ACLU Ran Headshots Of California State Lawmakers Through Facial Recognition Software. It Mistook 1 In 5 As Criminals

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Chris White Tech Reporter
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Roughly one in five California state lawmakers was misidentified as a person who had been arrested when the American Civil Liberties Union used facial recognition software to screen their pictures against a massive database of available mugshots.

California Assemblyman Phil Ting, a Democrat, was one of 26 California legislators who was incorrectly matched, the Los Angeles Times reported Tuesday. Ting, who represents San Francisco, crafted a bill in May banning facial recognition software from being used on police body cameras.

“The software clearly is not ready for use in a law enforcement capacity,” Ting told reporters. “These mistakes, we can kind of chuckle at it, but if you get arrested and it’s on your record, it can be hard to get housing, get a job. It has real impacts.” (RELATED: San Francisco Bans Police From Using Facial Recognition AI To Help Identify Suspects)

A member of the ACLU observes a polling station during voting in the 2016 presidential election at Desert Pines High School in Las Vegas, Nevada, U.S November 8, 2016. REUTERS/David Becker

San Francisco is already one step ahead of the rest of the state. The city voted in May to make the Bay Area the first major American city to block a tool police rely on to identify criminal suspects. Civil liberty groups worry the technology’s potential could push the U.S. in the direction of an overly oppressive surveillance state.

Critics of the ban argue San Francisco is effectively tossing the good out with the bad.

“It is ridiculous to deny the value of this technology in securing airports and border installations,” Jonathan Turley, a constitutional law expert at George Washington University, told reporters. “It is hard to deny that there is a public safety value to this technology.”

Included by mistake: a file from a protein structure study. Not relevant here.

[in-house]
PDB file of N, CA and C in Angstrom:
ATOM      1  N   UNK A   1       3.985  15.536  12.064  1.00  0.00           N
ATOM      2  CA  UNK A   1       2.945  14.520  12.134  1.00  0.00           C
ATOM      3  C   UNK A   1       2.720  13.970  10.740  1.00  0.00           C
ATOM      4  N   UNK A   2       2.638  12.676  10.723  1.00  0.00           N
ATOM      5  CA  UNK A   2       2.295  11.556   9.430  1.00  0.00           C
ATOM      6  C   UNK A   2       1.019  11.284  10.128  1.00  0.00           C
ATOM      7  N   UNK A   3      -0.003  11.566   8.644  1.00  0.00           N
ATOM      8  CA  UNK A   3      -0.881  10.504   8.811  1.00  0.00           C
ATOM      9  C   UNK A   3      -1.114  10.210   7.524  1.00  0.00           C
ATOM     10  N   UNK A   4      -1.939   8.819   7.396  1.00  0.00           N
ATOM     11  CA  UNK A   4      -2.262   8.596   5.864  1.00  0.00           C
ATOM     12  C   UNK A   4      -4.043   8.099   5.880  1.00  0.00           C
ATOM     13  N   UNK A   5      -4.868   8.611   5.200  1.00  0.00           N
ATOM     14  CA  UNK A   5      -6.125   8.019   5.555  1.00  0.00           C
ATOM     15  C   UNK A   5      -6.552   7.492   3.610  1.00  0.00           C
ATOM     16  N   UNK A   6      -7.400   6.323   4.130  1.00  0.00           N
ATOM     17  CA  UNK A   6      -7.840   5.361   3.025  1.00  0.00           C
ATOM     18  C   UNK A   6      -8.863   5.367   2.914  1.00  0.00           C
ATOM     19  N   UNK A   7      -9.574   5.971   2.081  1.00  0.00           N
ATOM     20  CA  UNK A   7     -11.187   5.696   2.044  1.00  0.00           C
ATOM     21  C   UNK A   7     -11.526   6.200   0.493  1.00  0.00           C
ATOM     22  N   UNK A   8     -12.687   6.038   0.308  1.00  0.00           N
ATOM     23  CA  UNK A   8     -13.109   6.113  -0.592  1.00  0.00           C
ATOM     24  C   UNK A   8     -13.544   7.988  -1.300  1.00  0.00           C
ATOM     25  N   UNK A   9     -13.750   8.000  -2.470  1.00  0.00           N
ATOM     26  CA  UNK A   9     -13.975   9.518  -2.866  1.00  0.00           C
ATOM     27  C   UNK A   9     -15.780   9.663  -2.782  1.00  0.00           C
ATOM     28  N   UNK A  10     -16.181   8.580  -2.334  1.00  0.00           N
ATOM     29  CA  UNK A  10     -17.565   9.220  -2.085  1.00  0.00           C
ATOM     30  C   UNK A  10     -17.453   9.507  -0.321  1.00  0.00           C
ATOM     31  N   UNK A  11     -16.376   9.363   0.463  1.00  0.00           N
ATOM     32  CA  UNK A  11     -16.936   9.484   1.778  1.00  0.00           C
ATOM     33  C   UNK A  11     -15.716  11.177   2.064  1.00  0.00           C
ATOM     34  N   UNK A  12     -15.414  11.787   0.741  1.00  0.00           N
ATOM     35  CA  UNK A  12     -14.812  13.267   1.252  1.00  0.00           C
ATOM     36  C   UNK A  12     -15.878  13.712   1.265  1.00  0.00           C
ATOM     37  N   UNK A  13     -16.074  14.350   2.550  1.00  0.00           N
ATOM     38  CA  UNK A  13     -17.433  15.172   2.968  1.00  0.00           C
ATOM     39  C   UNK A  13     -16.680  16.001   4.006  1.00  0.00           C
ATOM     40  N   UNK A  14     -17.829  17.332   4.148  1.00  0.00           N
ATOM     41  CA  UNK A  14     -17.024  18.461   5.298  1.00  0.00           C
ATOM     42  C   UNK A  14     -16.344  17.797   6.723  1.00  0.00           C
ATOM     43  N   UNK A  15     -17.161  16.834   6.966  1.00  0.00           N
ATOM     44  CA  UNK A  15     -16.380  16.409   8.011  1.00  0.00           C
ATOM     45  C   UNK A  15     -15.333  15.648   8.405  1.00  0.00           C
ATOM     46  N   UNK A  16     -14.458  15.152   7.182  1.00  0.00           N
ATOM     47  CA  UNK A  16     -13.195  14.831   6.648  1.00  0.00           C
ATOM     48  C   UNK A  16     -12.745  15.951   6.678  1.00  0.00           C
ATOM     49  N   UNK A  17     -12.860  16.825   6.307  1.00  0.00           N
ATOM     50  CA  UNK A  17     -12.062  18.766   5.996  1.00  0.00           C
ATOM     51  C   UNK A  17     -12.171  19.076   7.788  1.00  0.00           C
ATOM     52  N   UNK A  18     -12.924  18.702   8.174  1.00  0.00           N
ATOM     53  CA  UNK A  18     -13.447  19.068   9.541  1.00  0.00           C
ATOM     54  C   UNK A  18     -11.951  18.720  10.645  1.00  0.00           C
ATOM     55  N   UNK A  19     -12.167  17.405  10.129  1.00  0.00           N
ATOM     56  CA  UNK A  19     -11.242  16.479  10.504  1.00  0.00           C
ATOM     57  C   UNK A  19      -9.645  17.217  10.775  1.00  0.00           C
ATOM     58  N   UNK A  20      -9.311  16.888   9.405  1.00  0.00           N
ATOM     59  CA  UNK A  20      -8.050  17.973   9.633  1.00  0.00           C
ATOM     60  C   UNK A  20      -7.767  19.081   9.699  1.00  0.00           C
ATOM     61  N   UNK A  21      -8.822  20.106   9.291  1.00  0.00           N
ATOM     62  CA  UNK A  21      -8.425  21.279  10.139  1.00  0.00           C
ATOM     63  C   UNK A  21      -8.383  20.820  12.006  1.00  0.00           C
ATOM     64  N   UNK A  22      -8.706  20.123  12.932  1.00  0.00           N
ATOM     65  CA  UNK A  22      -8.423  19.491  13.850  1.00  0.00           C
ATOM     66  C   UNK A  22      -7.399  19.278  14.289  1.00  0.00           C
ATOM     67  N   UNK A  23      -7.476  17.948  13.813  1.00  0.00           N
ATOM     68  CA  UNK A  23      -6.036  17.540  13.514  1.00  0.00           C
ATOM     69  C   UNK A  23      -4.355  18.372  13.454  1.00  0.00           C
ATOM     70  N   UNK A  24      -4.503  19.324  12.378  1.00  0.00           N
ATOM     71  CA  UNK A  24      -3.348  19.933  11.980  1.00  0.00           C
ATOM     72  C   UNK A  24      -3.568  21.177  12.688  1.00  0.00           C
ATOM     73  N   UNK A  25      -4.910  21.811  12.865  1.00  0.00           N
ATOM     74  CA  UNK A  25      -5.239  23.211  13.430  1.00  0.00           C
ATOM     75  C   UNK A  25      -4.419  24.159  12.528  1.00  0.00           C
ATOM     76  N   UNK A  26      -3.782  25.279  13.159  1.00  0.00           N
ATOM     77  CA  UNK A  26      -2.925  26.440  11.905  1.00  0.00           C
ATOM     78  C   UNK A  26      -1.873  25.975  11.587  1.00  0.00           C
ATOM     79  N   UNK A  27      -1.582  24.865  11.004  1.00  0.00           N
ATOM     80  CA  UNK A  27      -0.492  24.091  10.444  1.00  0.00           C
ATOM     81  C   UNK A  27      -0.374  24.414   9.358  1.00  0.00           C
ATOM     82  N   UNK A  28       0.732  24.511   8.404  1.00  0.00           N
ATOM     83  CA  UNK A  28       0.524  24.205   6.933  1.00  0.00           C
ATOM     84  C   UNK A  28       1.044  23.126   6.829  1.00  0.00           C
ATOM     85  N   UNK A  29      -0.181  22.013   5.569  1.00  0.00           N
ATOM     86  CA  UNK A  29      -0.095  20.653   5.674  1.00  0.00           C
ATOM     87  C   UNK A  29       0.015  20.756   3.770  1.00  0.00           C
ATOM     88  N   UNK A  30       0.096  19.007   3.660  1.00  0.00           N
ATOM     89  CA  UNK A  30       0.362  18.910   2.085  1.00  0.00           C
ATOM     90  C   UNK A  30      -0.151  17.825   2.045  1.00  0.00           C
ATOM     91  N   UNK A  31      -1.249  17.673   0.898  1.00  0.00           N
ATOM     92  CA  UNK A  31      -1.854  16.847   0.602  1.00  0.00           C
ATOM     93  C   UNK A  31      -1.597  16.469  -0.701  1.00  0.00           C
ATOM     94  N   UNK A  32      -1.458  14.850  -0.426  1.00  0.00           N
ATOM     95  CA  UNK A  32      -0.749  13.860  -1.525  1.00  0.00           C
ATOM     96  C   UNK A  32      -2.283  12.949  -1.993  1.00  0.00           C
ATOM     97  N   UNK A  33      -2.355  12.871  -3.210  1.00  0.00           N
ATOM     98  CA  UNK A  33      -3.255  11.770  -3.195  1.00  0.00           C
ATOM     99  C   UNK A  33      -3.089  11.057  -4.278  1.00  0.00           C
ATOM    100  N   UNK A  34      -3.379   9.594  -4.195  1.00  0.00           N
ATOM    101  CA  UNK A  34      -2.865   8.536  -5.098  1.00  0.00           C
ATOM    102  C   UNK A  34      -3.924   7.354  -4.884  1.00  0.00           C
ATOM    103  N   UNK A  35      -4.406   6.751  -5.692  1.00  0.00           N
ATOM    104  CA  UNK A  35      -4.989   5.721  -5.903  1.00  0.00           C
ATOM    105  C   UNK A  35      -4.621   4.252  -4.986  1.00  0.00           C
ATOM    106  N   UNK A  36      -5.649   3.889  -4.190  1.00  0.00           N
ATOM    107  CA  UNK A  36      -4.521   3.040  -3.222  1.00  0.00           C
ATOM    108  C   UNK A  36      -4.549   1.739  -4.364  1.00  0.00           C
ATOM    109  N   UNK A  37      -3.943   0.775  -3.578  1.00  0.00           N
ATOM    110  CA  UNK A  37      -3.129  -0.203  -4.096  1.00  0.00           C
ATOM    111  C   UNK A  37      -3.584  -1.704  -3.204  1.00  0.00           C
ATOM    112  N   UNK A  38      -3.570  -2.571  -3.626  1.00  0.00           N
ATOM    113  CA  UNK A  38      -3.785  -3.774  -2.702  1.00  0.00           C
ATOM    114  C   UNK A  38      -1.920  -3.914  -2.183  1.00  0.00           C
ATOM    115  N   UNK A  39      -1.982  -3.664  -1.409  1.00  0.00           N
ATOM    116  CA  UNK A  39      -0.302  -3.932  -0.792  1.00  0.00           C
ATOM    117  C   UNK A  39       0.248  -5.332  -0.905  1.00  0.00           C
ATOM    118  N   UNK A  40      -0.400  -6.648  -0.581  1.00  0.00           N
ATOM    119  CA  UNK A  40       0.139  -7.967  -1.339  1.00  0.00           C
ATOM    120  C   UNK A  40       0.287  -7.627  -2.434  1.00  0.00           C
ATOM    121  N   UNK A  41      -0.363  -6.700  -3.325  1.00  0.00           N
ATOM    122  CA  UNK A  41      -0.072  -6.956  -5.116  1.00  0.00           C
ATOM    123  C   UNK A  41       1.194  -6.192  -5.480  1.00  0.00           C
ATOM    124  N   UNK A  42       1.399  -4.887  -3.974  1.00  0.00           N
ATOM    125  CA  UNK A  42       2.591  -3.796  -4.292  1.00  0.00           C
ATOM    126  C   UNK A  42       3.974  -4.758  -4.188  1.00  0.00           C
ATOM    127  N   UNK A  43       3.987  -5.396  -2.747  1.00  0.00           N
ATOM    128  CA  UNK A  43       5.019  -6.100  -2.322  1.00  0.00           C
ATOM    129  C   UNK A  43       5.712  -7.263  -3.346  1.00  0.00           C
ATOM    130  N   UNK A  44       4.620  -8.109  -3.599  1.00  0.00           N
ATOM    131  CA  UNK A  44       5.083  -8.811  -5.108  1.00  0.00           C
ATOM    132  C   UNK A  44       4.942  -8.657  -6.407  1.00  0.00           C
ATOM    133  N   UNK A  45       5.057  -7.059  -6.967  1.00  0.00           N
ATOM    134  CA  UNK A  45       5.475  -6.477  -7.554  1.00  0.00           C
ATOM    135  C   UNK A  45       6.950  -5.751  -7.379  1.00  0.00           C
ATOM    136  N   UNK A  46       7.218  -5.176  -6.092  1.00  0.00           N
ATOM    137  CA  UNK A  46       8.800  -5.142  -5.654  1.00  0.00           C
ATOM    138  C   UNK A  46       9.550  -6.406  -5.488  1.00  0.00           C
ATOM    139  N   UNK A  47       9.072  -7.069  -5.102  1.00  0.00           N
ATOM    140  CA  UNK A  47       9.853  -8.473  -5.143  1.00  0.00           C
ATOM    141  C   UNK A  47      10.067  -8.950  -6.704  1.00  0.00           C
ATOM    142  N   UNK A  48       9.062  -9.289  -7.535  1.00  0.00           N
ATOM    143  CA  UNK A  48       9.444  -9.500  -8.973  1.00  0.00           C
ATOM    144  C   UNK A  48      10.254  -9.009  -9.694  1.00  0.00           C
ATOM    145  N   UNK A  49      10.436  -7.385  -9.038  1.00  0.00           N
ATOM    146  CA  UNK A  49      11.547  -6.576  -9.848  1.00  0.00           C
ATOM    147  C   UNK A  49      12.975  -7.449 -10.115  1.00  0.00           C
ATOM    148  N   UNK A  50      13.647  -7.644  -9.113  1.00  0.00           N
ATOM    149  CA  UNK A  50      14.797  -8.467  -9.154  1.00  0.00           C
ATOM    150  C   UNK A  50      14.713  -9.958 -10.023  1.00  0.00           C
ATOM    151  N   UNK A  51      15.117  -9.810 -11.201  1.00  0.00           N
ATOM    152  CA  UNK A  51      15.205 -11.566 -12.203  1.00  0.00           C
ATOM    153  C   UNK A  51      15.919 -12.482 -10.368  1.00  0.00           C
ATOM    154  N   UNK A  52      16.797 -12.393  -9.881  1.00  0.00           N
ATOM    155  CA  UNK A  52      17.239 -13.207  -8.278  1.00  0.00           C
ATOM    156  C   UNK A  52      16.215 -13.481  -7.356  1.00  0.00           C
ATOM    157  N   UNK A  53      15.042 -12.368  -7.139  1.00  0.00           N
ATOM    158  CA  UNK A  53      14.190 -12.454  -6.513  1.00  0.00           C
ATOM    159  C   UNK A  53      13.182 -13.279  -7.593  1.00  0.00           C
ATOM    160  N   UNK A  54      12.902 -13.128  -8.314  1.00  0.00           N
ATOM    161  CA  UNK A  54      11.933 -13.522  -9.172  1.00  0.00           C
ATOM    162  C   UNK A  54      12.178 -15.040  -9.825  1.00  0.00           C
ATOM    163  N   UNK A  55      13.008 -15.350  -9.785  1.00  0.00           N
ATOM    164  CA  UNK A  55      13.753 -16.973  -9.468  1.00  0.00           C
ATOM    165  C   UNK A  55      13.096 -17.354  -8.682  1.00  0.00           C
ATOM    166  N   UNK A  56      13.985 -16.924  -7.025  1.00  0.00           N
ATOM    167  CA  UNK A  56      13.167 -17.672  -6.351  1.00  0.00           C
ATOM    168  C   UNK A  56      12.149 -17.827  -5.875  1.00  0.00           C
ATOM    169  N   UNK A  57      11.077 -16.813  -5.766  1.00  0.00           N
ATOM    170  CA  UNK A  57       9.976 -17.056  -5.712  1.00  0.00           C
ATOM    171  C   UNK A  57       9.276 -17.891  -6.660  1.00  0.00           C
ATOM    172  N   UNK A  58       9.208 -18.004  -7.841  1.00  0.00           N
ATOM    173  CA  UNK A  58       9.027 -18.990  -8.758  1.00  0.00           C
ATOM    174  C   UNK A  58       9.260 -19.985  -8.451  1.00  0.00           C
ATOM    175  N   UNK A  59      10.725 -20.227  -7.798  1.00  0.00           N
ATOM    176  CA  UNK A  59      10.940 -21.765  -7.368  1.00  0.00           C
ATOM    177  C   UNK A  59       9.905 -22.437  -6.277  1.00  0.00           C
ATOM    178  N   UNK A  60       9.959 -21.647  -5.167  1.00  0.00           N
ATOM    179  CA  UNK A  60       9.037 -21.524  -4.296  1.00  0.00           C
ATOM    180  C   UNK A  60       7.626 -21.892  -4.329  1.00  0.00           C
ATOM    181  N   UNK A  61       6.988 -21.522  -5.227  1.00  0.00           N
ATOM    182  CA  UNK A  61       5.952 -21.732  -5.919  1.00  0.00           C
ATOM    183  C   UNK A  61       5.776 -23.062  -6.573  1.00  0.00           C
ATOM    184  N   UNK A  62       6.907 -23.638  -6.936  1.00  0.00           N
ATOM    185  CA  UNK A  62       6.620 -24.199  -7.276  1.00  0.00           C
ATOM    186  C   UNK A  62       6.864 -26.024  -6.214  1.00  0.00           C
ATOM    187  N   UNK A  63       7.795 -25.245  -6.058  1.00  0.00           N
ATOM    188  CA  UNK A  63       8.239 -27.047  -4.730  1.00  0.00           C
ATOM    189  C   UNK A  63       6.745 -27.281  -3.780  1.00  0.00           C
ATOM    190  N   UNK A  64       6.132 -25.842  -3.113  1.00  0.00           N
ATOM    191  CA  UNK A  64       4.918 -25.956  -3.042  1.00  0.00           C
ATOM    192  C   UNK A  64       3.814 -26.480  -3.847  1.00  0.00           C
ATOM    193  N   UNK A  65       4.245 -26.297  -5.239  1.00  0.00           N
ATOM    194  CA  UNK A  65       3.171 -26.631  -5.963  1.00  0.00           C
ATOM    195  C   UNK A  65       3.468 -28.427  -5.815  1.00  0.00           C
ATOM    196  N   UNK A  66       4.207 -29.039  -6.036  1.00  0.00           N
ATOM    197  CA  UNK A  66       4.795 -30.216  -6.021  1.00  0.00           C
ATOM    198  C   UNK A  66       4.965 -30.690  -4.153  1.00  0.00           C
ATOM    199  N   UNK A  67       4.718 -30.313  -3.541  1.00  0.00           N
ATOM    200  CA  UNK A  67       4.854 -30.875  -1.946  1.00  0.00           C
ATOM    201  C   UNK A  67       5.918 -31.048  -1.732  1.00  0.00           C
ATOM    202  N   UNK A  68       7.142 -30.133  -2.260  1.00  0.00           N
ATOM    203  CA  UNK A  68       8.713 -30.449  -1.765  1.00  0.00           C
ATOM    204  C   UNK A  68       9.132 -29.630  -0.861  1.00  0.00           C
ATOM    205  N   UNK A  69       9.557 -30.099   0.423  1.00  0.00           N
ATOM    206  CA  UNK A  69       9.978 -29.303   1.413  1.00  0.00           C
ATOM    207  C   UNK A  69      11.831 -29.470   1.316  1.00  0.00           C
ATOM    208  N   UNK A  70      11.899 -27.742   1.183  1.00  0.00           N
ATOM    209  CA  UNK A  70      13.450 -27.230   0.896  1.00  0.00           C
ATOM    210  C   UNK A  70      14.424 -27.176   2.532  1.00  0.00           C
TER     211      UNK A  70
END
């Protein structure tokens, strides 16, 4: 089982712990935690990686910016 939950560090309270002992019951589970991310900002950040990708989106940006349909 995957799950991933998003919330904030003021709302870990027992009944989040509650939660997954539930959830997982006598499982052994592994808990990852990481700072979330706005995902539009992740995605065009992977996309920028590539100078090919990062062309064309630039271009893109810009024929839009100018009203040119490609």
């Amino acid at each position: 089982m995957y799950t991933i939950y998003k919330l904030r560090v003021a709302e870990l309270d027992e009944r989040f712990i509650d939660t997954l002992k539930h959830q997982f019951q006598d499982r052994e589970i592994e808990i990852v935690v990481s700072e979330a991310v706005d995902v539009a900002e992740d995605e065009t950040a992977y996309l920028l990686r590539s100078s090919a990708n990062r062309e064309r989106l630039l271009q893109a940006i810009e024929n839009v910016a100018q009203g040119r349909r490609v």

The technology is used in several cities across the country, but is not being deployed in San Francisco, despite local concerns. Police believe the decision hinders their job nonetheless. Authorities used a similar piece of technology to identify a person who shot and killed several people in 2018 at the Capital Gazette newsroom in Annapolis, Maryland.

The ACLU used Amazon’s facial recognition technology software, Rekognition, to make their conclusions. Amazon pushed back against the group’s methods. “The ACLU is once again knowingly misusing and misrepresenting Amazon Rekognition to make headlines,” a company representative told the Daily Caller News Foundation.

Such technology can be used to identify criminals and find missing and exploited children, provided it is used at the 99% confidence threshold, the representative said. A lower threshold is best used for broad purposes — finding photos of famous people in a crowd, etc.

The representative added: “We continue to advocate for federal legislation of facial recognition technology to ensure responsible use, and we’ve shared our specific suggestions for this both privately with policy makers and on our blog,”

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